I realize I said earlier that the church is dying, but I want to clarify: the old way of doing church may be on its way out, but I think, in fact I am confident that a new way is being born. We’re hearing the groaning of labor pains at the birth of this new creation. In seminary, I attended a Reformed Church in a town just north of Princeton. This church was filled with people of all ages, races, nationalities, abilities, and socio-economic statuses. It was alive with the Holy Spirit and that vitality was evident everywhere. After I attended a few times, I learned the history of this church. Just a few years before, it was on the verge of shutting its doors. The large membership of the 1950s had dwindled to just a few dozen people by the early 2000s. But then a spark was lit. With the leadership of a new pastoral team, parishioners ventured out into their local community to connect with people to hear their needs, to walk with them, and to build relationships with them. And this church began to grow. The church rallied around undocumented immigrants in their community and offered them sanctuary when ICE came to arrest them for deportation. It developed interfaith partnerships with the local synagogue, Hindu temple, and mosque. It welcomed LGBT people who had previously been cast out of churches. It built and managed affordable housing units. This church took Jesus’ example seriously and lived into it in amazing ways, prompted by the Holy Spirit.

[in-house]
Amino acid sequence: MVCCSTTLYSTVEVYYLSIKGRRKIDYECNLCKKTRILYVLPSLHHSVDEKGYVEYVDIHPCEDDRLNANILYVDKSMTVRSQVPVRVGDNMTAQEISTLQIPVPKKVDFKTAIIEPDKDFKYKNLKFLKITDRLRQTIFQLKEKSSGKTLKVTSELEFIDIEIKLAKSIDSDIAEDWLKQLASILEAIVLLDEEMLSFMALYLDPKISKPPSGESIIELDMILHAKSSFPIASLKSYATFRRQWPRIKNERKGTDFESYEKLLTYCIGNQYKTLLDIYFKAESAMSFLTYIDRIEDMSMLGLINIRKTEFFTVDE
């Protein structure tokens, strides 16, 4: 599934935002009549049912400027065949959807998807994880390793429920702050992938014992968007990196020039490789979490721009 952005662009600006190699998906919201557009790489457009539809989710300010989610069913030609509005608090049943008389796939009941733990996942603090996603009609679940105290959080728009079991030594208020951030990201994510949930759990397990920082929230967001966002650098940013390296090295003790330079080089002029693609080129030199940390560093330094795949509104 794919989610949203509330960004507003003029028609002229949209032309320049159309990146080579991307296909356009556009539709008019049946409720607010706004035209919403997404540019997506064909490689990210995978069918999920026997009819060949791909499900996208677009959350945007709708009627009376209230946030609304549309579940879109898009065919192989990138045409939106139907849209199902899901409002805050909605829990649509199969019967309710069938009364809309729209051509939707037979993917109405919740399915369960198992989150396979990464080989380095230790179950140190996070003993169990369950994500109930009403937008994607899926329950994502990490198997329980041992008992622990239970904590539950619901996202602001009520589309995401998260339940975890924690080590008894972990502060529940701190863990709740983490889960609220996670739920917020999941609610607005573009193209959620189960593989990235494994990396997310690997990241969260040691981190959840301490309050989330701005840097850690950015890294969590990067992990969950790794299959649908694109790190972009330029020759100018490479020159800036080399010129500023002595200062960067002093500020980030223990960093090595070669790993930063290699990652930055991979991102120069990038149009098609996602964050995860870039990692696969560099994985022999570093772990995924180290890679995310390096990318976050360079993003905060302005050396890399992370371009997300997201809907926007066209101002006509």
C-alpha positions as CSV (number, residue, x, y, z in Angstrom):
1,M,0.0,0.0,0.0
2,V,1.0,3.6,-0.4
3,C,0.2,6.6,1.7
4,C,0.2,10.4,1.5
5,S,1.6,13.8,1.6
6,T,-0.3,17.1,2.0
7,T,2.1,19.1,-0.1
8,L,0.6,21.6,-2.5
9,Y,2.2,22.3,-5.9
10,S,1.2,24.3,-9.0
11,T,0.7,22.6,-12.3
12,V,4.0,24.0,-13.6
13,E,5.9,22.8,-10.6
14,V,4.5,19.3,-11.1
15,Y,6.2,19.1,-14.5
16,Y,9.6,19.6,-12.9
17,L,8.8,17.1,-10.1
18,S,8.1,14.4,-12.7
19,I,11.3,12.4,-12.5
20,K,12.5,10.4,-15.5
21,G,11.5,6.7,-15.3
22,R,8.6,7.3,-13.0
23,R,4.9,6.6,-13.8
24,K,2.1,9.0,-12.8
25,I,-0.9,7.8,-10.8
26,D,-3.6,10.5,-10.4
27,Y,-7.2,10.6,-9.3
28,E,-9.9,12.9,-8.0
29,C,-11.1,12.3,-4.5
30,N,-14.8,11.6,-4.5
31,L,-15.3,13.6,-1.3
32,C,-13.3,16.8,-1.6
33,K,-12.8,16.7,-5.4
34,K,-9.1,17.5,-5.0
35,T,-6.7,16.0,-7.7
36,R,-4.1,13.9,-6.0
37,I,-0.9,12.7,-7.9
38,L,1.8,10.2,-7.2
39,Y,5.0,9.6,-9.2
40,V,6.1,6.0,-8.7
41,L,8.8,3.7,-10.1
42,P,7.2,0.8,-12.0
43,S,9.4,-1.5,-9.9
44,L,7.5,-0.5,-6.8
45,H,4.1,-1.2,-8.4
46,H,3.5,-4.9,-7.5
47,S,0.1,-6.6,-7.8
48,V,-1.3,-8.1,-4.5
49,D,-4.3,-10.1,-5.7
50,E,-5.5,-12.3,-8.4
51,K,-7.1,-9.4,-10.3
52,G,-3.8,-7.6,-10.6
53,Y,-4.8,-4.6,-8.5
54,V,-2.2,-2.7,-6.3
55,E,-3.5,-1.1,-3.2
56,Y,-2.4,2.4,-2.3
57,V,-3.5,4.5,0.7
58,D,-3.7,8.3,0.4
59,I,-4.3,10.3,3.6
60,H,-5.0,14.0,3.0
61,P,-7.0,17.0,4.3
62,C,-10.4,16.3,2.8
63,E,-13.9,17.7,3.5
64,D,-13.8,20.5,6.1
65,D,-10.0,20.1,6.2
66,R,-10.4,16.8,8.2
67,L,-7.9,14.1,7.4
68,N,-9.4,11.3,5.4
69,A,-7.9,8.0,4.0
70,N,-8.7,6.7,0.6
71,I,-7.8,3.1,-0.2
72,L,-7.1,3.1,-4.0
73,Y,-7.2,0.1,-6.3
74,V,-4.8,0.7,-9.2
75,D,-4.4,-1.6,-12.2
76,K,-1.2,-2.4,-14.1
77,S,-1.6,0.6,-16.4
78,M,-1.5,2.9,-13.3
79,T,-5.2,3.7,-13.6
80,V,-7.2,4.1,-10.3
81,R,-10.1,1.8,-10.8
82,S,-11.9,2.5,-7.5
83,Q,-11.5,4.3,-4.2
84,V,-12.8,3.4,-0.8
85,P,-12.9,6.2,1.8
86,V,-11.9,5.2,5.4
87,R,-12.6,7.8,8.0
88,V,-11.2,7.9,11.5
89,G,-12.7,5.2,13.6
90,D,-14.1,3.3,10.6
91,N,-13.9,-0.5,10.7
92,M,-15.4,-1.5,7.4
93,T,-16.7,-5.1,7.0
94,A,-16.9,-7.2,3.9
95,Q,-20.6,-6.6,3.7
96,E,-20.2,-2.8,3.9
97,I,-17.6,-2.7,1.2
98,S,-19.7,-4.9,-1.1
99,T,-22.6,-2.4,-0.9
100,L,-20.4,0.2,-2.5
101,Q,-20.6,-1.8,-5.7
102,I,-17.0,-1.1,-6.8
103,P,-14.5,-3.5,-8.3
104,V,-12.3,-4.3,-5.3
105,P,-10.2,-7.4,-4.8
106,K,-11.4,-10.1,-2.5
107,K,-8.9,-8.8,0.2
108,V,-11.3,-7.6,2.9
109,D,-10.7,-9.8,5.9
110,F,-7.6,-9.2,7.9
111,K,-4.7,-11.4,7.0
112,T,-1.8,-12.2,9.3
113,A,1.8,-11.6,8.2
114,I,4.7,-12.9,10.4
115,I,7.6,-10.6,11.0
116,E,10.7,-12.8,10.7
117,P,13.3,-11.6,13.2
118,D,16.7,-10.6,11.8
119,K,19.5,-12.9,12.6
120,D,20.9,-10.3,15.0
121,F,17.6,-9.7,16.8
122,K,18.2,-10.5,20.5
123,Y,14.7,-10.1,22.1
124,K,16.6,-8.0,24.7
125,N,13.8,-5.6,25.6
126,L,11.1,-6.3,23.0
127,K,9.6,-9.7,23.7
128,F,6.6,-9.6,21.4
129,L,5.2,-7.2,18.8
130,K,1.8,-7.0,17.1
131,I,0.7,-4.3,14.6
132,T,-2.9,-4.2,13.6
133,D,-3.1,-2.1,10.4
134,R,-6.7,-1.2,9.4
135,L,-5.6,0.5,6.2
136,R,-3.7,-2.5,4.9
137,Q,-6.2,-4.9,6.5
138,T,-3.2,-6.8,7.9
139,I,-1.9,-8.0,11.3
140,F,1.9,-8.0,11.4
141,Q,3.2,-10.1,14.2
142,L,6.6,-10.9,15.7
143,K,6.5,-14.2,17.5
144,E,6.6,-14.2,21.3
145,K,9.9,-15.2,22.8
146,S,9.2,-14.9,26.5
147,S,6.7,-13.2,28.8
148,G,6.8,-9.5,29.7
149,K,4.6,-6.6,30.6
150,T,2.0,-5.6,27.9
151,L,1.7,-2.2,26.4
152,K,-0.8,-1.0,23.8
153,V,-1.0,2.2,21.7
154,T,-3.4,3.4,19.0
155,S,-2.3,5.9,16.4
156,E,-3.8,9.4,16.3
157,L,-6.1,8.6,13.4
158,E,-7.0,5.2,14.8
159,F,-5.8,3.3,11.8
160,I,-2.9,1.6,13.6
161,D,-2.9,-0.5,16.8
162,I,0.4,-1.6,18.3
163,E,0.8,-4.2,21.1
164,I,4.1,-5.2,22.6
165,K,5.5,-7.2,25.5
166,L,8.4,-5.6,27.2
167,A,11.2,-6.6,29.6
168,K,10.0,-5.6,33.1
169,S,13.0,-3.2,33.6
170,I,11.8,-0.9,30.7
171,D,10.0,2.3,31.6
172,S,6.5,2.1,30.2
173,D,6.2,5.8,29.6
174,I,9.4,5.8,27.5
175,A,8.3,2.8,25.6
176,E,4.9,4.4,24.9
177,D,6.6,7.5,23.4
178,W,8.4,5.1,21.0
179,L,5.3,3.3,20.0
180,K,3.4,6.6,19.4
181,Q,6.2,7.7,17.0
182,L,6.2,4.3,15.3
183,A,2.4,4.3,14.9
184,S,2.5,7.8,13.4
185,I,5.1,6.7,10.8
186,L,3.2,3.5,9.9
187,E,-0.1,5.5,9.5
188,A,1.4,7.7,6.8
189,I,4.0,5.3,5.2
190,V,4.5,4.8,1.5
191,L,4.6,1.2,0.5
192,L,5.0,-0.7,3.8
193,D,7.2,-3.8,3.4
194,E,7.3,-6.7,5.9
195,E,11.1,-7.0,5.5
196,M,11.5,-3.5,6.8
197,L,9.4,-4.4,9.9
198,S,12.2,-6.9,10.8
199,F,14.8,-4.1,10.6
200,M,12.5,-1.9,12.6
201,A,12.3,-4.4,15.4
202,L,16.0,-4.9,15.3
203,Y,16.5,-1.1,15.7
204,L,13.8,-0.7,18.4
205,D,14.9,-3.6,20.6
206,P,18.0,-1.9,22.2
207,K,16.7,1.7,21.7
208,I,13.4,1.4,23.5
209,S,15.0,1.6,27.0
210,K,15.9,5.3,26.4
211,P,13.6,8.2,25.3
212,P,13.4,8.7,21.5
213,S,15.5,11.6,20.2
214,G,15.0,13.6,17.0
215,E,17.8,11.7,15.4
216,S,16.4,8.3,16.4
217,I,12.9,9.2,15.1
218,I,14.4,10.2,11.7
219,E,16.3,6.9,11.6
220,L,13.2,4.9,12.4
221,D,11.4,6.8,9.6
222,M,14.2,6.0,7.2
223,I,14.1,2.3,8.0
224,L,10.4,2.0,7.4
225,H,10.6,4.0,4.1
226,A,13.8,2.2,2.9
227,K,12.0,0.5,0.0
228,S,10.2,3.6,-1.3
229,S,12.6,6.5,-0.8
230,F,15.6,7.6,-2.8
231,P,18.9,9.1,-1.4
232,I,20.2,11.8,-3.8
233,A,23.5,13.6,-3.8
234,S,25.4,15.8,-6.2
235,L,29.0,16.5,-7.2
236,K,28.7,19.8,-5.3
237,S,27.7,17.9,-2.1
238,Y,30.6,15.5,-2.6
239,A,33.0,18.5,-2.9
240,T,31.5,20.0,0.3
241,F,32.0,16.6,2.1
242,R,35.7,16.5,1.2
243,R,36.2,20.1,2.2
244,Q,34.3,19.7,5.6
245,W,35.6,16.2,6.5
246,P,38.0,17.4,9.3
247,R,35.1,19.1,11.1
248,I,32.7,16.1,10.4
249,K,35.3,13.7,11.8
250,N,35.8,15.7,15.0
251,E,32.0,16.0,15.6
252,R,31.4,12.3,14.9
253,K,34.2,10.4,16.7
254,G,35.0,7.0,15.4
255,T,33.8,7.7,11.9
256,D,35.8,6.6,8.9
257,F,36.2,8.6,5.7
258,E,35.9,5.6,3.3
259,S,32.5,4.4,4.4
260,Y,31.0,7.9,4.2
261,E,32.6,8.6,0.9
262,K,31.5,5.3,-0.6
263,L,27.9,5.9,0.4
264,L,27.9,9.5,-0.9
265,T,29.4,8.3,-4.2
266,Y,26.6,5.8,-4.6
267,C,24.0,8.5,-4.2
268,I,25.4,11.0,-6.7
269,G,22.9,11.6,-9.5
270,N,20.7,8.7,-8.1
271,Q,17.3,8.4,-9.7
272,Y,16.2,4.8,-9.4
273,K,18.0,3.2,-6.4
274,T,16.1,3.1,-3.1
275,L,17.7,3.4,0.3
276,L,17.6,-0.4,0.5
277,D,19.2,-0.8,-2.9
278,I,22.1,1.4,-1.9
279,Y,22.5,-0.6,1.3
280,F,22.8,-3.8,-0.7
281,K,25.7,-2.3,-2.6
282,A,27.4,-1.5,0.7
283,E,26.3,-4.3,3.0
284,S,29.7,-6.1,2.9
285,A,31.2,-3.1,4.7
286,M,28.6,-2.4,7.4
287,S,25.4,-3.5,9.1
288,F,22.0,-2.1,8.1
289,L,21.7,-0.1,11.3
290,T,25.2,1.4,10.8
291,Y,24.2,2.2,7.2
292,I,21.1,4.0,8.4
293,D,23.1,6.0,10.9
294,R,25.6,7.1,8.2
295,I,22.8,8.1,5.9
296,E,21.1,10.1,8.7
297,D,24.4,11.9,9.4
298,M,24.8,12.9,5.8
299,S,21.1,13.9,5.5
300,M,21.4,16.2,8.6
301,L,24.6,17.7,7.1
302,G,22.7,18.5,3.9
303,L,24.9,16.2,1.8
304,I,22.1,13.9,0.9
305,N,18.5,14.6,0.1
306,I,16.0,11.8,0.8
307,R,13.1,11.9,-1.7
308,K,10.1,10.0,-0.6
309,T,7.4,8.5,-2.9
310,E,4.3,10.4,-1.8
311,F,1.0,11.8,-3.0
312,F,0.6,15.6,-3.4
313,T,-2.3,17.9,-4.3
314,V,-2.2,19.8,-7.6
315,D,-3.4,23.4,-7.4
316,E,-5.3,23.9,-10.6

I think we’re at a time in the life of the Church where we are wondering, “What’s next?”  We’re sitting with the disciples in Jerusalem waiting for the Holy Spirit to arrive, to set our hearts on fire and our tongues ablaze. But — good news — the Holy Spirit is already with us! Once we, the church, recognize this and claim it, then the real work can begin — not the work of self-preservation, of reclaiming the kingdom of Christendom, of being the cultural norm, of witnessing of self — but of witnessing to Christ to the ends of the earth. May the grace of the Lord Jesus Christ, the love of God, and the fellowship of the Holy Spirit be with you all as you take on this exciting challenge. Amen.

Katie Chatelaine-Samsen is the Director of Individual Giving at Sojourners.

Photo: Tilyo Petrov Rusev/Shutterstock.com